WHO

So I applied to college. To all the best schools. It seemed appropriate. I got roundly rejected from them all. I ended up sneaking in – sometime in late July, a good eight months after most of my fellows had gotten their acceptances – to my safety. Which was a big urban university of middlin’ repute. I was already somewhat upset that I had not been granted outright admission to it, since I was a double legacy with a solid B average & test scores that were hundreds of points above the college’s mean. My mother and I – a pattern, here? – drove eleven consecutive hours to DC for my waitlist interview. The interview was 15 minutes and then we drove right back. They told me right there that the commitment I’d demonstrated by such a ludicrous car ride was going to be what got me admitted. If I’d lived closer to the school, I woulda been outta luck.

I was there for a few months. I was terribly unhappy. The classes were EASIER, the students LESS ENGAGED. I talked myself into junior- and senior-level classes, for which I was wholly lacking the prerequisites; still I was bored. The shining city on the hill was dirty and dull. And I was sad.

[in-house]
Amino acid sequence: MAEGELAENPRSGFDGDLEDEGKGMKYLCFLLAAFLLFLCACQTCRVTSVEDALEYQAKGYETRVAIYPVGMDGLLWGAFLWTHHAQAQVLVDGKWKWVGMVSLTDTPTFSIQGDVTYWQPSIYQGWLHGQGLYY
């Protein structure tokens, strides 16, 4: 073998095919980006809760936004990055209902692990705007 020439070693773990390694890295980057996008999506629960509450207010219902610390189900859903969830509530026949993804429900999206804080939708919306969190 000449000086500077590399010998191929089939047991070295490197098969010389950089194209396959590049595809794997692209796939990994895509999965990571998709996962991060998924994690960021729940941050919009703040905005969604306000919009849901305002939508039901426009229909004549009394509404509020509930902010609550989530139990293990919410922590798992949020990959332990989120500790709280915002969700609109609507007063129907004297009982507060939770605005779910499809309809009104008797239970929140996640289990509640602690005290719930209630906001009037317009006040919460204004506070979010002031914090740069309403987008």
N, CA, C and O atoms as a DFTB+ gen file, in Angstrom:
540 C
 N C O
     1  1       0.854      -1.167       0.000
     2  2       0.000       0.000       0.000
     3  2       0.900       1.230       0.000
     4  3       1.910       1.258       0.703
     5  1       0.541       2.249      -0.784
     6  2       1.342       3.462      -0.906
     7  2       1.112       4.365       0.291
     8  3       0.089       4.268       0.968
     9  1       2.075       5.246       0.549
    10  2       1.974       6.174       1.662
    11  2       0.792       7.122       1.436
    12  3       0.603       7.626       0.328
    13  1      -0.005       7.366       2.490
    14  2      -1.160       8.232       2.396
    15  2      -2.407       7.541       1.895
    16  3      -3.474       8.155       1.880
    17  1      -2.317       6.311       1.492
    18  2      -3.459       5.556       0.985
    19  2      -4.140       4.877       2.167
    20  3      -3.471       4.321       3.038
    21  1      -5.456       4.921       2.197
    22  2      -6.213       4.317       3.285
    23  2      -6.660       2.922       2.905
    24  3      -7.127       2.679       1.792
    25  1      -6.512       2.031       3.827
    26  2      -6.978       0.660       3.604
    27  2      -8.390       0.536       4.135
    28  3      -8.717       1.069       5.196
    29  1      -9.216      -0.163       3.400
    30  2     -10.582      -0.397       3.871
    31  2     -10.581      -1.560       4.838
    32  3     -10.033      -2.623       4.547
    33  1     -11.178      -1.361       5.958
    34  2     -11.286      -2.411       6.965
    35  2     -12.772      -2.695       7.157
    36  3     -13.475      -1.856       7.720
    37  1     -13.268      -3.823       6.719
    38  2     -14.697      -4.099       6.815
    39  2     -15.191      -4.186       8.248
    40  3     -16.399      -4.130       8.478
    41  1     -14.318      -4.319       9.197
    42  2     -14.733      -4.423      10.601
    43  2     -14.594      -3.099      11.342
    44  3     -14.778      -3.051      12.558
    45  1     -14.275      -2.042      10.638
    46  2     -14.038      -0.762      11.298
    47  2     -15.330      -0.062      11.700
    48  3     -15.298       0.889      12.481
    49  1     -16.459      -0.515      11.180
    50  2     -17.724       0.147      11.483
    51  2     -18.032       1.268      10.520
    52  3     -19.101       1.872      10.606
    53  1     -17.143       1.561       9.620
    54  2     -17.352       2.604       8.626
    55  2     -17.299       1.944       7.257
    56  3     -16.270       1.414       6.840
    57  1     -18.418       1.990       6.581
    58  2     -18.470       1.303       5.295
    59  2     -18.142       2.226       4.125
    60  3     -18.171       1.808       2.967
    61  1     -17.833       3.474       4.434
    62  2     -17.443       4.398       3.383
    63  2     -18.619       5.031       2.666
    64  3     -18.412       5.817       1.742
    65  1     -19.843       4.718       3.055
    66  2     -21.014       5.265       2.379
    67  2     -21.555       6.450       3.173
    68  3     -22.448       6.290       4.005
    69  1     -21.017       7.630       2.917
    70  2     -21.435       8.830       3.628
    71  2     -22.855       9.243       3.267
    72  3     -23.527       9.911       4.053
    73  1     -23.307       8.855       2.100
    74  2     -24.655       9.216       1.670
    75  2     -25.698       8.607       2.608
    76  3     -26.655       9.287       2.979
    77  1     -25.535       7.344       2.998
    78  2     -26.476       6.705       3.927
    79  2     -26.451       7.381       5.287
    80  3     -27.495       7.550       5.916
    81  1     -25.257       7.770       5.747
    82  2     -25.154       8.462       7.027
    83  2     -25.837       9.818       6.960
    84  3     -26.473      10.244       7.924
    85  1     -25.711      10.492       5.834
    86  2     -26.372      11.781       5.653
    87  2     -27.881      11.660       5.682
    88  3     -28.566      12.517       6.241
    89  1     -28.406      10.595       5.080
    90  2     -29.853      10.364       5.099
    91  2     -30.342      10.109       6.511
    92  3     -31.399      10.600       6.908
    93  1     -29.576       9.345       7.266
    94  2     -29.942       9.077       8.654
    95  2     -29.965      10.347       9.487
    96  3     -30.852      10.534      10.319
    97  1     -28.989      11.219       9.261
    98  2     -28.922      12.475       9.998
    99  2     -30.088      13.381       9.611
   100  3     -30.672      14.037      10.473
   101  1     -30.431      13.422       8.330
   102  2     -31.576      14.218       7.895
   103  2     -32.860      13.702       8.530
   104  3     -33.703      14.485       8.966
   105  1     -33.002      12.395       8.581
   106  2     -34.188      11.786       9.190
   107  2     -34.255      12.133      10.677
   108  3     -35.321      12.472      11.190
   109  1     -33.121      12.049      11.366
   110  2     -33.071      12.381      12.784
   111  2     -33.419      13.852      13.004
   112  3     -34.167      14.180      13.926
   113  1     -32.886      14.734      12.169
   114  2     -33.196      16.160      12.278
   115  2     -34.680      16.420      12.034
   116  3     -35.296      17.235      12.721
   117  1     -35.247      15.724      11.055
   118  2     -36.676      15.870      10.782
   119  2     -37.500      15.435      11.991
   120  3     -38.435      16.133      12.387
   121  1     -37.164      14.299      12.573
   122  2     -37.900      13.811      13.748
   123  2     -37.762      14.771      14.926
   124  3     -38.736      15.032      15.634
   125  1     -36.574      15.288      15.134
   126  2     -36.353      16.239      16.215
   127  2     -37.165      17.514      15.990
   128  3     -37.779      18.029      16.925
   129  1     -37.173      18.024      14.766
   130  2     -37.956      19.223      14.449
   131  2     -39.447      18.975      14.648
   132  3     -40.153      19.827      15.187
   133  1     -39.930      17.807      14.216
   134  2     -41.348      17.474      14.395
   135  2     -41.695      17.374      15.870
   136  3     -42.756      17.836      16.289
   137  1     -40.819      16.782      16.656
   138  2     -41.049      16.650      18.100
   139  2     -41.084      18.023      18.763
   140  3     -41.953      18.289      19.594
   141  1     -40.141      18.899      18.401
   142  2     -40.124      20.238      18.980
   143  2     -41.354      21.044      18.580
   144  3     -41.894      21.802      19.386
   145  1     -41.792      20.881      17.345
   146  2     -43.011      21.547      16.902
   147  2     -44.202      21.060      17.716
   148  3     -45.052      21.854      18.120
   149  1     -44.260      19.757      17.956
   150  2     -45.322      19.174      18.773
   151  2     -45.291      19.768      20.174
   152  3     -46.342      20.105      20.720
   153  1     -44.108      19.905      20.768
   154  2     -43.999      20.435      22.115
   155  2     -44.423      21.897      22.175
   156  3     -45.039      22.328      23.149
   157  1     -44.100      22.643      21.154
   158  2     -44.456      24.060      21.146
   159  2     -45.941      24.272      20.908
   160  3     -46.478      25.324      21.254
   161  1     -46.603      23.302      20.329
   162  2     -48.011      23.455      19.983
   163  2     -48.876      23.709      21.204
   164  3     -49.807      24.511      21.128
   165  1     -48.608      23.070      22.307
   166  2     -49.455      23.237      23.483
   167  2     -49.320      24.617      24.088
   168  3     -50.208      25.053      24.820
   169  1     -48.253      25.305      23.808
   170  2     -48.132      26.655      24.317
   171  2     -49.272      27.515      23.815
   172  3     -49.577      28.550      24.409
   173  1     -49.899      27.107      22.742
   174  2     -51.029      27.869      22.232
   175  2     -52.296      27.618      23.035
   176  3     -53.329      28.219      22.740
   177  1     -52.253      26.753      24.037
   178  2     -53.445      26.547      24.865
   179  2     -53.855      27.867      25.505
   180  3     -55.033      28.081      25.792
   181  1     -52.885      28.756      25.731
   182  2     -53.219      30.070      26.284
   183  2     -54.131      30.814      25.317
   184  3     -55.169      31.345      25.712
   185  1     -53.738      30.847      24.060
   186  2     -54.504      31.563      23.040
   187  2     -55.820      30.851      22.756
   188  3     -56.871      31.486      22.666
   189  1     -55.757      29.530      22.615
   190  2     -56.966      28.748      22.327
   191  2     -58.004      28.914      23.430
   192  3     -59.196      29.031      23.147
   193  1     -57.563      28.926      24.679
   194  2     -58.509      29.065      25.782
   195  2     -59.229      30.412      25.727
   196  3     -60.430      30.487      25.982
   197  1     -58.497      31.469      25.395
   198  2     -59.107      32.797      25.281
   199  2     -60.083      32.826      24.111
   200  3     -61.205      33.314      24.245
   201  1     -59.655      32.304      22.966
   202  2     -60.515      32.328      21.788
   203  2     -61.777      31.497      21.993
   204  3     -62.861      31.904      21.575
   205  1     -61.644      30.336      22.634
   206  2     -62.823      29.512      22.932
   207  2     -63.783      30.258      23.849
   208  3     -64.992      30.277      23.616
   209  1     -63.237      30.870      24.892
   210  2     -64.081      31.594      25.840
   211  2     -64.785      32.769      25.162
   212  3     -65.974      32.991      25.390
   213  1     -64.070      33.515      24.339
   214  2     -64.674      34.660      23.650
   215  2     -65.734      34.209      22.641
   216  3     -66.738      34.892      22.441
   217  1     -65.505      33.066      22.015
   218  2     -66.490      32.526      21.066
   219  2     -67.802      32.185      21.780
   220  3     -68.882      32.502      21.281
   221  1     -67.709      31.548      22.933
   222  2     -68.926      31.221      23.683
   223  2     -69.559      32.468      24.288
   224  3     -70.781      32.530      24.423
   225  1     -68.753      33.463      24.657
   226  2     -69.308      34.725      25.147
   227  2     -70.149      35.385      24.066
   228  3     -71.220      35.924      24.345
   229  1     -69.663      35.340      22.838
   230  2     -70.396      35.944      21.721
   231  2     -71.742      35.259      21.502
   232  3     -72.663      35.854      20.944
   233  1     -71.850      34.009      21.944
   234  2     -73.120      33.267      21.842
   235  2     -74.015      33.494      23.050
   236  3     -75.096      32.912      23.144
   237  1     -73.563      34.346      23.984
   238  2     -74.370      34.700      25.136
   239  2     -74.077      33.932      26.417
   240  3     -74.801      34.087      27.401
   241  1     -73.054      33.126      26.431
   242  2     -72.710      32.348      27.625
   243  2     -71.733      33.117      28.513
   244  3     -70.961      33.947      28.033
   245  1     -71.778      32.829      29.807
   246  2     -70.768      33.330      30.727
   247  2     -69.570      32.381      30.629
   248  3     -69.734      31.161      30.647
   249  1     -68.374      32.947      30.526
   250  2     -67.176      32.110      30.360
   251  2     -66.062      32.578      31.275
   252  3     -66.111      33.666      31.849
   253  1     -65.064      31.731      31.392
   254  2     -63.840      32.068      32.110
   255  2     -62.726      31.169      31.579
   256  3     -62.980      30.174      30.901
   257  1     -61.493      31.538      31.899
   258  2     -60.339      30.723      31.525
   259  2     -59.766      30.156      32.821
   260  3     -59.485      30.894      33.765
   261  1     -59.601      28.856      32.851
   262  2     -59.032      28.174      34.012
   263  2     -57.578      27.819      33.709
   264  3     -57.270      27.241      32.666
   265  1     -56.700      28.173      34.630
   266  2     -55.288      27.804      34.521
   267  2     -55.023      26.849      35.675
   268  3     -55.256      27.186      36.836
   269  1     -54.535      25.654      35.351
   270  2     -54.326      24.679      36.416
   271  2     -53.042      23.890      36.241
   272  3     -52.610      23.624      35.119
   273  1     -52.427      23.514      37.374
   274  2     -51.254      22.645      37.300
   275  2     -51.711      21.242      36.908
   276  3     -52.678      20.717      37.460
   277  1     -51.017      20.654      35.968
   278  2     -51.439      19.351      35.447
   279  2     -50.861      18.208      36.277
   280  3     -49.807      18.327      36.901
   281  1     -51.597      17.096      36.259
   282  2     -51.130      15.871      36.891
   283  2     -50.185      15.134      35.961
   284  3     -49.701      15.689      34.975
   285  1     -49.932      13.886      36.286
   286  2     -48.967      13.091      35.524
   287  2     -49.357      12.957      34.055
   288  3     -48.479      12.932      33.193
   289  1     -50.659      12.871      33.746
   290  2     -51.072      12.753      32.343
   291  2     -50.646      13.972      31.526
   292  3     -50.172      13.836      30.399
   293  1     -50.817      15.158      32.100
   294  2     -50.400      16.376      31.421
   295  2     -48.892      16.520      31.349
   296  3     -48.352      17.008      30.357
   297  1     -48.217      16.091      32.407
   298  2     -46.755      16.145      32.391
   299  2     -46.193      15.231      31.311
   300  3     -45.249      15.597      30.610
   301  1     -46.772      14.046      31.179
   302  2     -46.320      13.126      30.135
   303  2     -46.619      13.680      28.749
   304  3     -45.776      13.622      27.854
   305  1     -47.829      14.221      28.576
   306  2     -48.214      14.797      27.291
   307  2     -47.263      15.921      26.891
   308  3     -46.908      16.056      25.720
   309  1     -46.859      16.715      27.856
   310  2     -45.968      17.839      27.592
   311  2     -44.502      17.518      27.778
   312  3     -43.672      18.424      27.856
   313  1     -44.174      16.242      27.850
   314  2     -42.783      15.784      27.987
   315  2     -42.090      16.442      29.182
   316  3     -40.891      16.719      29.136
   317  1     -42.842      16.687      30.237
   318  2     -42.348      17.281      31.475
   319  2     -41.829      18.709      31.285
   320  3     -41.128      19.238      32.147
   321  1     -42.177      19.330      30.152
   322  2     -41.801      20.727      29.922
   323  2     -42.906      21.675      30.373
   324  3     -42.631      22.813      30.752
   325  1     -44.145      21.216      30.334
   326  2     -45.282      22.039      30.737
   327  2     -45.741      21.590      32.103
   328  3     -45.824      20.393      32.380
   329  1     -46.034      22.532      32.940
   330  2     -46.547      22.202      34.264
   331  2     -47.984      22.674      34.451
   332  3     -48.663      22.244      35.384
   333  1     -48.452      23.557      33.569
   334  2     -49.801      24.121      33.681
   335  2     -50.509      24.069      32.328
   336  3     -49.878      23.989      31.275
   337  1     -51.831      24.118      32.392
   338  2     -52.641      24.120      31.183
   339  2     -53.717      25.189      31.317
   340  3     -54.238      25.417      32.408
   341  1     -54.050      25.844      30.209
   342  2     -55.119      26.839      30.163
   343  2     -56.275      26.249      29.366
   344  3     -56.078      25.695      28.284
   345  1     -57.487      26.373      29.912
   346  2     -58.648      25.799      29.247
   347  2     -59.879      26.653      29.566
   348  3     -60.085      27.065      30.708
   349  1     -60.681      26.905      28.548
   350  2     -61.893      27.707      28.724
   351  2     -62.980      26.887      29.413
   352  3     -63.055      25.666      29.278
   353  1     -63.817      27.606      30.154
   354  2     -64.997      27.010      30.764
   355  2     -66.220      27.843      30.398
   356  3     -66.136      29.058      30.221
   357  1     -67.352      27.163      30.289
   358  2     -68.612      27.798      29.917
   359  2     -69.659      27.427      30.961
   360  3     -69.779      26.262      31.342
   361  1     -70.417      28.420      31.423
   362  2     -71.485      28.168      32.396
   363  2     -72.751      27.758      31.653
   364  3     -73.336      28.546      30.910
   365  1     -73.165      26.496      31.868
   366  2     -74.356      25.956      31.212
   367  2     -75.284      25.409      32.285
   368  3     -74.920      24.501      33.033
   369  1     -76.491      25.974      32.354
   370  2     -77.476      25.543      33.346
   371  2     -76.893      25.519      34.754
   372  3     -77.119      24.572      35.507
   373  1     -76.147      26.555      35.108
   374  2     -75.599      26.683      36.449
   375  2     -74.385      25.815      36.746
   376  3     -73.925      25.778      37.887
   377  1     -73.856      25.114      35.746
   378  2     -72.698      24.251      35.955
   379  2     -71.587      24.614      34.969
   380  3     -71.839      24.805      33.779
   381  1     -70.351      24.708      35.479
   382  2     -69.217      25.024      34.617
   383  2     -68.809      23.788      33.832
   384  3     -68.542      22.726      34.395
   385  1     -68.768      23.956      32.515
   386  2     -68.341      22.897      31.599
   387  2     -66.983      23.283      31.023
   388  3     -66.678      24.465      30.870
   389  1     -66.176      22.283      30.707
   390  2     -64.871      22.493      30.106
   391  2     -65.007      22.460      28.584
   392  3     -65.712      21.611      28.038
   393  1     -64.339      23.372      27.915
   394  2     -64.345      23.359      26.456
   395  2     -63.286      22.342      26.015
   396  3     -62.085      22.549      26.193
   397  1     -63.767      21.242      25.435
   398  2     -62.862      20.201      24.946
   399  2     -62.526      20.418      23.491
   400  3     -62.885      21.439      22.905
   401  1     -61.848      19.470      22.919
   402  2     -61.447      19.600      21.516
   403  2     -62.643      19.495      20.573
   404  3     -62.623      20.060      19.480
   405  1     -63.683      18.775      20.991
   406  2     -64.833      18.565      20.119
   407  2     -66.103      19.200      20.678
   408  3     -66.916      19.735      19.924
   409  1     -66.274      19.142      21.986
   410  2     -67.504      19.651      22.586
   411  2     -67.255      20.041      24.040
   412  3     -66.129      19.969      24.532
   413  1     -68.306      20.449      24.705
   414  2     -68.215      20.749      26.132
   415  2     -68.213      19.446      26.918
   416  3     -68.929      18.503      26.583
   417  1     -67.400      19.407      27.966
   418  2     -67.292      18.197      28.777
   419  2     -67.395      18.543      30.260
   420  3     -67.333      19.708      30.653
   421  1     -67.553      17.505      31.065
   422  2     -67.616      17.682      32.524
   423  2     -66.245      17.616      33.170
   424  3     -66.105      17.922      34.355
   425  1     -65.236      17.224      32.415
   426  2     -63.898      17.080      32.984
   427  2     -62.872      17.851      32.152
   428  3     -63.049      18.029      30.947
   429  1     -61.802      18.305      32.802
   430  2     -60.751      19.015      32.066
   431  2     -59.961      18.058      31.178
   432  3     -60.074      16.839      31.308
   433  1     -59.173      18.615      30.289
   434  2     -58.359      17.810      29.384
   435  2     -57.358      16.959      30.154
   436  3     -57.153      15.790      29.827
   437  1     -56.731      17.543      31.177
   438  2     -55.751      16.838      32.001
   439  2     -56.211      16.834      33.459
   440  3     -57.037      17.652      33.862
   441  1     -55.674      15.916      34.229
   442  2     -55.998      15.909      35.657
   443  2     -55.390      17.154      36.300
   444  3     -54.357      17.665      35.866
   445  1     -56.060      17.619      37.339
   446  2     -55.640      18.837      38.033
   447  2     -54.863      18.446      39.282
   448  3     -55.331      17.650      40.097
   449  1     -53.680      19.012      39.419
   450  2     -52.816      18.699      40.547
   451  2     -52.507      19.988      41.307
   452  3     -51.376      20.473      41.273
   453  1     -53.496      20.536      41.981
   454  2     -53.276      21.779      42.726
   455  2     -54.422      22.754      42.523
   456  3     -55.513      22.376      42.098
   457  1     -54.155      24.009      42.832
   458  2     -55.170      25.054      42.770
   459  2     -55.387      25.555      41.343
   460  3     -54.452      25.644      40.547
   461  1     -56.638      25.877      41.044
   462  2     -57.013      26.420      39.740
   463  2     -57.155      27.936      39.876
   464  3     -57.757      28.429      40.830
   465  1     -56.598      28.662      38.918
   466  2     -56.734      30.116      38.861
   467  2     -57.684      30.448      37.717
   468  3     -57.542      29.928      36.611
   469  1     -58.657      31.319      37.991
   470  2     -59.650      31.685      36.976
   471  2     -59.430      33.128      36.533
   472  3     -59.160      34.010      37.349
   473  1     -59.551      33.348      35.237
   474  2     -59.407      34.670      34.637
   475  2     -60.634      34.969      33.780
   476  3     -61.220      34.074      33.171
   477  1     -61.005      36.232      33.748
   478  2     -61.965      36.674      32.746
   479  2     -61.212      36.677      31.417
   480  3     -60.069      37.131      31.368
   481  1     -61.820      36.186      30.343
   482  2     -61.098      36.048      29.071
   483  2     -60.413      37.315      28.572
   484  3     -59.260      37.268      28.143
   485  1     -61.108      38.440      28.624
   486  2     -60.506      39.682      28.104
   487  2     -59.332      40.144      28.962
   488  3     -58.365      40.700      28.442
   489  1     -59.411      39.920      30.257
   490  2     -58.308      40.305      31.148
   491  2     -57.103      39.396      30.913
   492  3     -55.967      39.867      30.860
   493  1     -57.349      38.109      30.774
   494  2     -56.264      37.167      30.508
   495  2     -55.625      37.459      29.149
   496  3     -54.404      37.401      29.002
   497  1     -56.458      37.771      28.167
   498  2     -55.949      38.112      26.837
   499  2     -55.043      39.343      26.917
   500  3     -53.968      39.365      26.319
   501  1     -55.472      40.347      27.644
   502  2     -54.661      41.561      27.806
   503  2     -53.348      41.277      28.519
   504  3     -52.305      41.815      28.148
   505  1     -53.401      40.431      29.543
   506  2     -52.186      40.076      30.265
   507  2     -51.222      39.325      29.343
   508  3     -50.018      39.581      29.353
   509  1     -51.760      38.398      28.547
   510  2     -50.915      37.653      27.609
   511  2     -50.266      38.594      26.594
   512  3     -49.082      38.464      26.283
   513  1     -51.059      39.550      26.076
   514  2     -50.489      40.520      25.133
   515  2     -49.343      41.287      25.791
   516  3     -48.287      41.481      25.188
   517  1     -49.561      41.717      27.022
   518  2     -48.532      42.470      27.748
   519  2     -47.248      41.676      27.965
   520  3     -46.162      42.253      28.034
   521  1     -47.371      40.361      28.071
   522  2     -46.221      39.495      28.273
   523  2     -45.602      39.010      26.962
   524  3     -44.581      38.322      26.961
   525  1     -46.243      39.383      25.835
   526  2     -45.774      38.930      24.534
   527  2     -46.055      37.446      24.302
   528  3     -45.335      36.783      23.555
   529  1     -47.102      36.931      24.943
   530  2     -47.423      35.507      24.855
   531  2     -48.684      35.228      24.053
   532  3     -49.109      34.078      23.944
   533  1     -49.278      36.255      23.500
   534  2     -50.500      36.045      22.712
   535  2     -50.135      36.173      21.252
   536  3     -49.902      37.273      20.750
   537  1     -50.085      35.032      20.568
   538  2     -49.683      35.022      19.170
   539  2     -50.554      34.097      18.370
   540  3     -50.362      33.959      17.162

I spent most of my time at the Kennedy Center. I was going every day – sometimes twice a day. Or the District museums, or walking its parks, or walking the city. I would eat breakfast in front of the OEOB, every day. My little life.

I was determined to stick it out. At least for the semester. What I start, I complete. And I would have too, if some frat boys hadn’t jumped me in my bed and beaten me into the hospital. They were drunk, I was nearby. Outside of the physical therapy it was almost a blessing, because it got me out.

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